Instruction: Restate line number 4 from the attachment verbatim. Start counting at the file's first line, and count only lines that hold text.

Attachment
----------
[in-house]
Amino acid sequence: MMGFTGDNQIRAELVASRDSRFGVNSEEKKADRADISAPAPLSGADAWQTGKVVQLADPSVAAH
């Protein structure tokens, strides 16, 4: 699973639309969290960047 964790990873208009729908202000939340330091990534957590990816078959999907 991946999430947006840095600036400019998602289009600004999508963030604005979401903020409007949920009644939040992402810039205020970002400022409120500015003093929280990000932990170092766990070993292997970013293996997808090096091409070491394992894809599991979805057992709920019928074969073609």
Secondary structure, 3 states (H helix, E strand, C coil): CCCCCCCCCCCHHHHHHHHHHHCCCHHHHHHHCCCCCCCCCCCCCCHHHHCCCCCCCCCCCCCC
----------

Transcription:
Secondary structure, 3 states (H helix, E strand, C coil): CCCCCCCCCCCHHHHHHHHHHHCCCHHHHHHHCCCCCCCCCCCCCCHHHHCCCCCCCCCCCCCC